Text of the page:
- When atoms are given energy, their electrons jump up levels. The energy that is needed to cause the electrons to jump energy levels is specific.
- The atoms are “excited”, meaning they gain energy.
- After the atom electrons have been promoted, they get demoted again, that is they move back down the energy levels. When being demoted, the atoms emit the specific amounts of energy.
- This energy is in the form of light. When the light is viewed through a spectroscope, the light emitted is split up into an emission spectrum. The spectrum consists of a series of lines; the colour of these lines is specific to the wavelength.
- The frequency is related to the energy:
- So, we can determine the energy that the electron emits during the demotion.
- Elements can be identified by their light emissions.
An absorption spectrum is when the light absorbed is analysed, and an emission spectrum is when the light produced is analysed.
Bohr’s theory of the Hydrogen Atom
Bohr’s theory uses the idea of quantisation of energy. The main points of Bohr’s theory were:
- The electron in the H atom is only allowed to exist in certain definitive energy levels.
- A photon of light is emitted or absorbed when an electron changes from one energy level to another.
- The energy of the photon is equal to the difference between the two energy levels.
- The frequency of the emitted or absorbed light is related to the energy energy by: E=hv.
- The uv emission spectrum of hydrogen can be related to the Lyman series. As the separate electrons demote, the energies are emitted. The spectrum lines become closer together the further from the nucleus. This is because the energy levels are closer together further from the n energy levels they are.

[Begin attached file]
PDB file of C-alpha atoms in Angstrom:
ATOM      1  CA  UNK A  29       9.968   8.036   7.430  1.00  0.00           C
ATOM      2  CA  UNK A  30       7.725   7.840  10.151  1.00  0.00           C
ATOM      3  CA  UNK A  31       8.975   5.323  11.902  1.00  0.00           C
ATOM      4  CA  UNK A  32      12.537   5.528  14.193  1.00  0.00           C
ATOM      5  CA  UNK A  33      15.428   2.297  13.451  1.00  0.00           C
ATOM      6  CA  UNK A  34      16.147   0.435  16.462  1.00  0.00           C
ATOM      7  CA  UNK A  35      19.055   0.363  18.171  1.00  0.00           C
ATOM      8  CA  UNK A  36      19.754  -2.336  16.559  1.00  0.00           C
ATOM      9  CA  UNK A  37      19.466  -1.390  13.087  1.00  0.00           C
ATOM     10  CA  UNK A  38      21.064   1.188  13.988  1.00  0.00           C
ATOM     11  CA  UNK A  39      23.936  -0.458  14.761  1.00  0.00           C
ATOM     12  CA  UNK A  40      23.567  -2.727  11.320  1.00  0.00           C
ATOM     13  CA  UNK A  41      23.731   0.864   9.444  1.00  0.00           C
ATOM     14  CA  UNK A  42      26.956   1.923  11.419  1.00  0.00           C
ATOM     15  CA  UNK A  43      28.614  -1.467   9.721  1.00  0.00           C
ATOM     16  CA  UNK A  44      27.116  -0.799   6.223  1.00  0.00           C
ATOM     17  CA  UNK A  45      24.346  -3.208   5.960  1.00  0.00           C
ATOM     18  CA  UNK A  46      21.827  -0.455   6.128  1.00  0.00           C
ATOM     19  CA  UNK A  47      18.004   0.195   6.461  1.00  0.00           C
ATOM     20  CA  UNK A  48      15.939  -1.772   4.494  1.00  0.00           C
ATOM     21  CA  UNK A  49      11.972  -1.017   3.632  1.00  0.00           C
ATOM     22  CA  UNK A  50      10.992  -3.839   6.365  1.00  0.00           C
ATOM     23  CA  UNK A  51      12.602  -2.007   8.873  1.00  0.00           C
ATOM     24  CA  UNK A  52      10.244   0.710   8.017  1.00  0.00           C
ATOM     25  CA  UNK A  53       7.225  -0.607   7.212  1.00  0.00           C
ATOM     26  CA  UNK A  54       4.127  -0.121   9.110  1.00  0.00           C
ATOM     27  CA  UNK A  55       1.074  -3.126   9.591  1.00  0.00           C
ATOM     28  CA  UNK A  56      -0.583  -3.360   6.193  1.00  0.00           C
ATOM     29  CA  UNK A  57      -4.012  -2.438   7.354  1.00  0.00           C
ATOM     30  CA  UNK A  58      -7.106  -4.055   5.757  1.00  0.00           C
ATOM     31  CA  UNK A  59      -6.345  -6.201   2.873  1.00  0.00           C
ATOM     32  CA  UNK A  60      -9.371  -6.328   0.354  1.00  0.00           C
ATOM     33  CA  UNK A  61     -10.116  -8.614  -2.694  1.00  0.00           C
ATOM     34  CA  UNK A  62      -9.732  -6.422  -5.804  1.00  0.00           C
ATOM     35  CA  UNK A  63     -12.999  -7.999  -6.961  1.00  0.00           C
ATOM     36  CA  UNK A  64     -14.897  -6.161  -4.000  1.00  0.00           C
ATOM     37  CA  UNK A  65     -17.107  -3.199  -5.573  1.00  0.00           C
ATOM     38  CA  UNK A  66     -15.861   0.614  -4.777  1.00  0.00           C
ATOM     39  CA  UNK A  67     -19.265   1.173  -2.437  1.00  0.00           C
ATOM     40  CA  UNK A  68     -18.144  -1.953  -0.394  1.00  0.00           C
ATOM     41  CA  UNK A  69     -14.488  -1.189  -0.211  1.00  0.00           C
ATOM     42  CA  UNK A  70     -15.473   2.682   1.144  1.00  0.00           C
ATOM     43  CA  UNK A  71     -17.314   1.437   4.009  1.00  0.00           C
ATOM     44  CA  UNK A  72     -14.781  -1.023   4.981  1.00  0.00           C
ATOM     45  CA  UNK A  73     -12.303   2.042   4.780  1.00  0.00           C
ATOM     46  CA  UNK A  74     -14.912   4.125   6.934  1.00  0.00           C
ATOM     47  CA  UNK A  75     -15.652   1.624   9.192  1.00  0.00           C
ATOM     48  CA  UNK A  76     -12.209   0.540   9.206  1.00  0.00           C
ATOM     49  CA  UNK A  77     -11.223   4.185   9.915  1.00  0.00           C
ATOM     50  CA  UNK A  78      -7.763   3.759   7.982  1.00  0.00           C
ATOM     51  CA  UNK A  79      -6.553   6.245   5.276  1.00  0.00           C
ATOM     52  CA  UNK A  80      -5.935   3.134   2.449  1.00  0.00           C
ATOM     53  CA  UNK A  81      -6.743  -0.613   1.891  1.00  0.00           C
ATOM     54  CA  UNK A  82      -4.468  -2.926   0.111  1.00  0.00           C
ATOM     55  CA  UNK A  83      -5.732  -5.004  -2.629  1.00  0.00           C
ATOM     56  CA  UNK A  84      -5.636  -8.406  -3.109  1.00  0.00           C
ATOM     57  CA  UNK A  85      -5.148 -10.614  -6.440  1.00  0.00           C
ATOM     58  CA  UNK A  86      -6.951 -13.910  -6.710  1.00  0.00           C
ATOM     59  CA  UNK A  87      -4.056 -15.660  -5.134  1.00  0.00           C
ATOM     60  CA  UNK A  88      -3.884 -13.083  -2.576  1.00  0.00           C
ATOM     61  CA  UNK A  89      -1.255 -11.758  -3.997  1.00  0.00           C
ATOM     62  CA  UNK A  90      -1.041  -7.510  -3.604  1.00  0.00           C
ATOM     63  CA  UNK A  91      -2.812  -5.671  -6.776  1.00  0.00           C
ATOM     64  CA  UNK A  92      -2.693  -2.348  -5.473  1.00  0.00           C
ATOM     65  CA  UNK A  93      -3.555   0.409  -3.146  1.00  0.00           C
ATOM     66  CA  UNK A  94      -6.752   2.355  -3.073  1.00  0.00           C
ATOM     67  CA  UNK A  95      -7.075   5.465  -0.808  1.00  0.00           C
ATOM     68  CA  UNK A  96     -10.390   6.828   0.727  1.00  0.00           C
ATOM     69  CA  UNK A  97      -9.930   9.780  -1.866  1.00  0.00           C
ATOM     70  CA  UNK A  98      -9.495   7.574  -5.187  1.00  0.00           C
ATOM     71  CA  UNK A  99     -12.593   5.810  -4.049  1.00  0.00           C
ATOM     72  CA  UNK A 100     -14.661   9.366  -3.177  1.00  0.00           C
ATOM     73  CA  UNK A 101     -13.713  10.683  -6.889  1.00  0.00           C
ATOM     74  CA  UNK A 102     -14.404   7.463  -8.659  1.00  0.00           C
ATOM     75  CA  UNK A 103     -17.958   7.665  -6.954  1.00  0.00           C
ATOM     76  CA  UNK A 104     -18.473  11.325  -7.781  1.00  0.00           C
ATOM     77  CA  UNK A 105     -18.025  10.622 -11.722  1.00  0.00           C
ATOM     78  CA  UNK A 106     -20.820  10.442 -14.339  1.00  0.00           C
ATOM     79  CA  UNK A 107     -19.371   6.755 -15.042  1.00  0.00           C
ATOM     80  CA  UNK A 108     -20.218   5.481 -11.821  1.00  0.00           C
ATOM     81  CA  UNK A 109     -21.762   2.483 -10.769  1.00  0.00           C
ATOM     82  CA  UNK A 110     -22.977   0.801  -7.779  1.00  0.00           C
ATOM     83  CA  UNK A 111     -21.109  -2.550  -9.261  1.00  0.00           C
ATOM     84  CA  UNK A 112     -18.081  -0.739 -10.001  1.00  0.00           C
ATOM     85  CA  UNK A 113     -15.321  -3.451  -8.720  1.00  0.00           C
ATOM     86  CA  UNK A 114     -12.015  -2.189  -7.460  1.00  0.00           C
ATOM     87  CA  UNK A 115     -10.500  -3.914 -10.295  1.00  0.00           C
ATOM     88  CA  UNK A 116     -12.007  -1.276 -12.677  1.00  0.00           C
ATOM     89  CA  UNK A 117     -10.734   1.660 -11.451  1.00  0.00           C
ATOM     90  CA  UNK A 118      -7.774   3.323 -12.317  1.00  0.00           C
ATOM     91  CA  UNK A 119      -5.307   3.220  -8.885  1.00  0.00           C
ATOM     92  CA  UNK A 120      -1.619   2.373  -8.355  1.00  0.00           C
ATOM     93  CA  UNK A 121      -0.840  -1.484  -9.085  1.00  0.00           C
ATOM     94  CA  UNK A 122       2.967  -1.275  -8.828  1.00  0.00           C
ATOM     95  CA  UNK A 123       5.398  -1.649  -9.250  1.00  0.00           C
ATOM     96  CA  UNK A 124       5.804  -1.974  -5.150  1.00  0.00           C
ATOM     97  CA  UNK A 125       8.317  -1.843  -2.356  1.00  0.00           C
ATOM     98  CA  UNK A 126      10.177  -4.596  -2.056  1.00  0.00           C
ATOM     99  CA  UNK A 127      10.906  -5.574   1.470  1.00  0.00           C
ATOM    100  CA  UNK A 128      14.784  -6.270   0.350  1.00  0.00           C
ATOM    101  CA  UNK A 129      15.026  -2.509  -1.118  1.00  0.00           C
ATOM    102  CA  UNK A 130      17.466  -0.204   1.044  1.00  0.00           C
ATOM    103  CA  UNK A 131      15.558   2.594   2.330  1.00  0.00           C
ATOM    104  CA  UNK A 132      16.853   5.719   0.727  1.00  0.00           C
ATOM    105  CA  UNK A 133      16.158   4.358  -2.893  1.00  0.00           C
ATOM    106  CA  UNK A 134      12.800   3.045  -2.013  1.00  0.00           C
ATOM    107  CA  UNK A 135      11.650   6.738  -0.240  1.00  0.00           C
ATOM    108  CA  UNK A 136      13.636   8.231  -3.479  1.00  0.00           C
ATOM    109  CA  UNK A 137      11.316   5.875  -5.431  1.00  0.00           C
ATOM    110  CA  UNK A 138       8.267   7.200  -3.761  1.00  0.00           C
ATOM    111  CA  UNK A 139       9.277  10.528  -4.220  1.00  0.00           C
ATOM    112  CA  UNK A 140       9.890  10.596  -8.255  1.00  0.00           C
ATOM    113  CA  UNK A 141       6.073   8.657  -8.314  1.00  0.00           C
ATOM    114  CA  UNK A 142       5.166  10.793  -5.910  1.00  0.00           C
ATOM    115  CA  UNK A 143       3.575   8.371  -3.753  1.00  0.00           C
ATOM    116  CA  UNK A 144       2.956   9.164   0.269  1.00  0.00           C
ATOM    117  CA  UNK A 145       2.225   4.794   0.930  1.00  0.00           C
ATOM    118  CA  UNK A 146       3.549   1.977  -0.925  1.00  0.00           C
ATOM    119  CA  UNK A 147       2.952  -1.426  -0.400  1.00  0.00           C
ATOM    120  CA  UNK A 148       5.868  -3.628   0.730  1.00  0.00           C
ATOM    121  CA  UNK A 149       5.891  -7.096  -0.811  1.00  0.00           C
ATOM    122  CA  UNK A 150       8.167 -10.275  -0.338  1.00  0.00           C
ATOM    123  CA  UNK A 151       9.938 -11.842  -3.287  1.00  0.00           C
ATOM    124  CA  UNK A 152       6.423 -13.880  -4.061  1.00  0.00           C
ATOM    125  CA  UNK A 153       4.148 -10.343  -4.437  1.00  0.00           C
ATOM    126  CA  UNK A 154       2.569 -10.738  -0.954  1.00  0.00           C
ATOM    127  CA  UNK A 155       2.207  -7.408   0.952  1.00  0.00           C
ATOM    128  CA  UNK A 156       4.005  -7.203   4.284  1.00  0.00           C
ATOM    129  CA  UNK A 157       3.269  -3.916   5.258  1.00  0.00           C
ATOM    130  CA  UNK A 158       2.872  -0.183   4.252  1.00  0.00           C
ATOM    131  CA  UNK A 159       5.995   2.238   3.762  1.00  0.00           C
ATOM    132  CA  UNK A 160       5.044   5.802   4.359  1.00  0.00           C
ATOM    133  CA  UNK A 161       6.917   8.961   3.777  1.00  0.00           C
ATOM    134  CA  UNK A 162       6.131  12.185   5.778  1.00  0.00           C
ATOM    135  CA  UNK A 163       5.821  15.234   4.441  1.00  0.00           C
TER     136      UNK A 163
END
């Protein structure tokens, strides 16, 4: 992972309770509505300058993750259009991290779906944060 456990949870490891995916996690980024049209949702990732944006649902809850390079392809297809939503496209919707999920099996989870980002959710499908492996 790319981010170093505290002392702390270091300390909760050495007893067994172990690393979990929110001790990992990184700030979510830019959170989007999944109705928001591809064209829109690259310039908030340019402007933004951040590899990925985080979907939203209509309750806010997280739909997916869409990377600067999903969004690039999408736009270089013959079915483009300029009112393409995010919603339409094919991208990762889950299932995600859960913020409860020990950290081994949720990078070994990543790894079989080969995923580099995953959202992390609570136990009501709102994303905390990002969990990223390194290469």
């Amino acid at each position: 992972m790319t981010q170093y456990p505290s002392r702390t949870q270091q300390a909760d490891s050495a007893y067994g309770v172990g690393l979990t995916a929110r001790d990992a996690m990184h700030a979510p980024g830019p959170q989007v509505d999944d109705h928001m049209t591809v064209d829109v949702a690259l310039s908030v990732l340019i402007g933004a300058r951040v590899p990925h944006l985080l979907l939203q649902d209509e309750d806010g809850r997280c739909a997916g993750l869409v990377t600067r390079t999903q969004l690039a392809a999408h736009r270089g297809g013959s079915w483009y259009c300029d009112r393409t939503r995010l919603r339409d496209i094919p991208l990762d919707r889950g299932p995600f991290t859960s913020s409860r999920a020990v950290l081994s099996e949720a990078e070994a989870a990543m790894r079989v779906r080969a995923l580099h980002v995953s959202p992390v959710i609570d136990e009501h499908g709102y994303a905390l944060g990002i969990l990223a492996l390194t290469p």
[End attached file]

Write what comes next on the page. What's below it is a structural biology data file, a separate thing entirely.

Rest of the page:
- When different elements are placed in a Bunsen burner flame, the flame becomes a different colour due to the specific energy level transitions. This is the same principle in the neon lights; the electricity causes the elements to give out certain light colours.
The Different series of Spectrograms
- Electrons that have been demoted from a high energy level to n=1 will emit more energy than one that has been demoted to n=2.
- The light energy emitted by electrons moving to the n=1 is within the ultraviolet part of the spectrum, as it contains more energy, The ultraviolet emission is studied using the Lyman series.
- The electrons being demoted to n=2 produce visible light, that is studied using the Balmer series.
- The energy levels after this are within the infrared spectrum and are studied using the Paschen and Bracket series.
- Where all the lines on the spectrograph become one is where ionisation has taken place, and the electron is no longer restricted to specific energy values. The frequency at where the lines converged can be used to determine the ionisation energy, using E=hv.
- The equation for an ionisation reaction is:
Useful books for revision:
Revise AS Chemistry for Salters (Written by experienced examiners and teachers of Salter's chemistry)
Revise AS Chemistry for Salters (OCR) (Salters Advanced Chemistry)